Discovery and Biological Characterization of the Auromomycin Chromophore as an Inhibitor of Biofilm Formation in Vibrio cholerae

Authors

  • Kelly C. Peach,

    1. Department of Chemistry and Biochemistry, University of California Santa Cruz, 1156 High Street, Santa Cruz, CA 95064 (USA)
    Search for more papers by this author
  • Andrew T. Cheng,

    1. Department of Microbiology and Environmental Toxicology, University of California Santa Cruz, 1156 High Street, Santa Cruz, CA 95064 (USA)
    Search for more papers by this author
  • Allen G. Oliver,

    1. Molecular Structure Facility, Department of Chemistry and Biochemistry, University of Notre Dame, 246 Nieuwland Science Hall, Notre Dame, IN 46556 (USA)
    Search for more papers by this author
  • Prof. Fitnat H. Yildiz,

    1. Department of Microbiology and Environmental Toxicology, University of California Santa Cruz, 1156 High Street, Santa Cruz, CA 95064 (USA)
    Search for more papers by this author
  • Prof. Roger G. Linington

    Corresponding author
    1. Department of Chemistry and Biochemistry, University of California Santa Cruz, 1156 High Street, Santa Cruz, CA 95064 (USA)
    • Department of Chemistry and Biochemistry, University of California Santa Cruz, 1156 High Street, Santa Cruz, CA 95064 (USA)

    Search for more papers by this author

Abstract

Bacterial biofilms pose a significant challenge in clinical environments due to their inherent lack of susceptibility to antibiotic treatment. It is widely recognized that most pathogenic bacterial strains in the clinical setting persist in the biofilm state, and are the root cause of many recrudescent infections. The discovery and development of compounds capable of either inhibiting biofilm formation or initiating biofilm dispersal might provide new therapeutic avenues for reducing the number of hospital-acquired, biofilm-mediated infections. We detail here the application of our recently reported image-based, high-throughput screen to the discovery of microbially derived natural products with inhibitory activity against Vibrio cholerae biofilm. Examination of a prefractionated library of microbially derived marine natural products has led to the identification of a new biofilm inhibitor that is structurally unrelated to previously reported inhibitors and is one of the most potent inhibitors of V. cholerae reported to date. Combination of this compound with sub-MIC concentrations of a number of clinically relevant antibiotics was shown to improve the inhibitory efficacy of this new compound compared to monotherapy treatments, and provides evidence for the potential therapeutic benefit of biofilm inhibitors in treating persistent biofilm-mediated infections.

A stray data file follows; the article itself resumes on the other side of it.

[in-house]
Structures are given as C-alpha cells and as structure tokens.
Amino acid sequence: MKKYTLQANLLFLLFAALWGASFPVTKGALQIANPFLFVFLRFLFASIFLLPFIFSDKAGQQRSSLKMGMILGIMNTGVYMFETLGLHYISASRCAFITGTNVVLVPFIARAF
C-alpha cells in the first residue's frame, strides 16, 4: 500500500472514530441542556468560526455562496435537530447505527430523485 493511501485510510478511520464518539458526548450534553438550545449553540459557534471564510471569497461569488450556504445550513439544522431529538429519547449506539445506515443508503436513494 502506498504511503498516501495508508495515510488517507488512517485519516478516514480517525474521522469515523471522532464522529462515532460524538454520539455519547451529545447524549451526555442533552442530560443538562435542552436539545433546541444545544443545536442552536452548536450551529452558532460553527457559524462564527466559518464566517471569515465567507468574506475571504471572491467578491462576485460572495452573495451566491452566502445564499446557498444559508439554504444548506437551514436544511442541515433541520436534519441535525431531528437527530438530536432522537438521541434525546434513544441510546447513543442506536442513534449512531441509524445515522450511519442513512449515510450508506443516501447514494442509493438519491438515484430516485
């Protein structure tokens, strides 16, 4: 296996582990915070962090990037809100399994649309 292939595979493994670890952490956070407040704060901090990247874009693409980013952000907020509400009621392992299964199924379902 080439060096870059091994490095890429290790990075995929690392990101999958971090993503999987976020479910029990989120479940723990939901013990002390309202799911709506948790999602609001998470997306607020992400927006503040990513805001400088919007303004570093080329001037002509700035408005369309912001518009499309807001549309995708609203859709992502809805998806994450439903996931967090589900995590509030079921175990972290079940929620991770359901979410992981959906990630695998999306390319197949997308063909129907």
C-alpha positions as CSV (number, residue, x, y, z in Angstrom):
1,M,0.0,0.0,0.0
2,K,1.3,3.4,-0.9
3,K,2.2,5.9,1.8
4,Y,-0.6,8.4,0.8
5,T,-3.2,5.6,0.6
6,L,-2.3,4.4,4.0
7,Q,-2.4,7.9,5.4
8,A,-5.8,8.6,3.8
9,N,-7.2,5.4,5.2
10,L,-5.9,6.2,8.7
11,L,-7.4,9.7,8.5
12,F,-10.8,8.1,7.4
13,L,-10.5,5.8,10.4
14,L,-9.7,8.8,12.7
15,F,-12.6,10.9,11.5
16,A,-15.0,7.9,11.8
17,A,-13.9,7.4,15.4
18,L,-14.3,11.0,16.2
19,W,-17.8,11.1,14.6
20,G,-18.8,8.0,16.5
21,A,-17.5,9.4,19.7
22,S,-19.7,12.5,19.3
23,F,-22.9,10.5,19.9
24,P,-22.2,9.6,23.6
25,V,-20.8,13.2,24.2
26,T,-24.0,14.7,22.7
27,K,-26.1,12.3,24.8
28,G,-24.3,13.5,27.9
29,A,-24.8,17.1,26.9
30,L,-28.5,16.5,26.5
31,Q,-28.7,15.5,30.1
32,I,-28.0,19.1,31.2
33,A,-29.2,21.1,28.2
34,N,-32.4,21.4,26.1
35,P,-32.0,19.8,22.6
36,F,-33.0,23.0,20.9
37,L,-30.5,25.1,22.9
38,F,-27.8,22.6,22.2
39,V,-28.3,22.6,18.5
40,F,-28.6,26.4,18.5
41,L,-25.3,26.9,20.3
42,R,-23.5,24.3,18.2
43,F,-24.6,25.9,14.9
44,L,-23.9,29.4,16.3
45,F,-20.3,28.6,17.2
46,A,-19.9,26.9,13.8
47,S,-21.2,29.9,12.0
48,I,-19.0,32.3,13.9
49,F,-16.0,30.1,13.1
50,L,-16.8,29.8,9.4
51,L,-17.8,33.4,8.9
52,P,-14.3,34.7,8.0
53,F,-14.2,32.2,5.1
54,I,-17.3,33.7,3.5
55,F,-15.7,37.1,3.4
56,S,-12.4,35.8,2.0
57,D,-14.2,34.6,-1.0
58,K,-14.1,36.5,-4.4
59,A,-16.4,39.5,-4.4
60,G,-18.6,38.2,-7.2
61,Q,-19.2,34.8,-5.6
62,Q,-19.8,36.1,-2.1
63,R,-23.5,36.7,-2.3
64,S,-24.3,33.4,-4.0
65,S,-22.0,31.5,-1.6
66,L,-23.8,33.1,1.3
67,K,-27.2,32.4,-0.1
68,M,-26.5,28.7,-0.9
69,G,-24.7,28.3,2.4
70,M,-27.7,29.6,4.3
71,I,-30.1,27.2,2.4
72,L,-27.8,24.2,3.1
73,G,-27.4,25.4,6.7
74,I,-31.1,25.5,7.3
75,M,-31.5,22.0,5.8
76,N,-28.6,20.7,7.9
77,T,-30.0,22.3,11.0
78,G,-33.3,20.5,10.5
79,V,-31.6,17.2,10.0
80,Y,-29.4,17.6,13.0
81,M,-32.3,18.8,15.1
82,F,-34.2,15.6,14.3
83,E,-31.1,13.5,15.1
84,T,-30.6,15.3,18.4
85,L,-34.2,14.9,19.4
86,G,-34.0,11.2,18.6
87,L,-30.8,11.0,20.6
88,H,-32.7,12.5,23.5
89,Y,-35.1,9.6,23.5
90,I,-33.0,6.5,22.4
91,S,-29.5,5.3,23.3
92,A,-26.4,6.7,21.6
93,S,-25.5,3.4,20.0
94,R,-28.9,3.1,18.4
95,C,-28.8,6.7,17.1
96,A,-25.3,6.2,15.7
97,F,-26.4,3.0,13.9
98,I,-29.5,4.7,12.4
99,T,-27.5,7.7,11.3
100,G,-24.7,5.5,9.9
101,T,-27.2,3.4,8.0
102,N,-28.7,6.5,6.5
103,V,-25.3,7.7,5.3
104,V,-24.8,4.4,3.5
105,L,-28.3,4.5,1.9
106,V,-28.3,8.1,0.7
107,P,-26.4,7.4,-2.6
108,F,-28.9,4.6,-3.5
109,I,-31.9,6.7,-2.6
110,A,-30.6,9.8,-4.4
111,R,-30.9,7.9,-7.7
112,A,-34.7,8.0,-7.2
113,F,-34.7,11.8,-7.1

Ancillary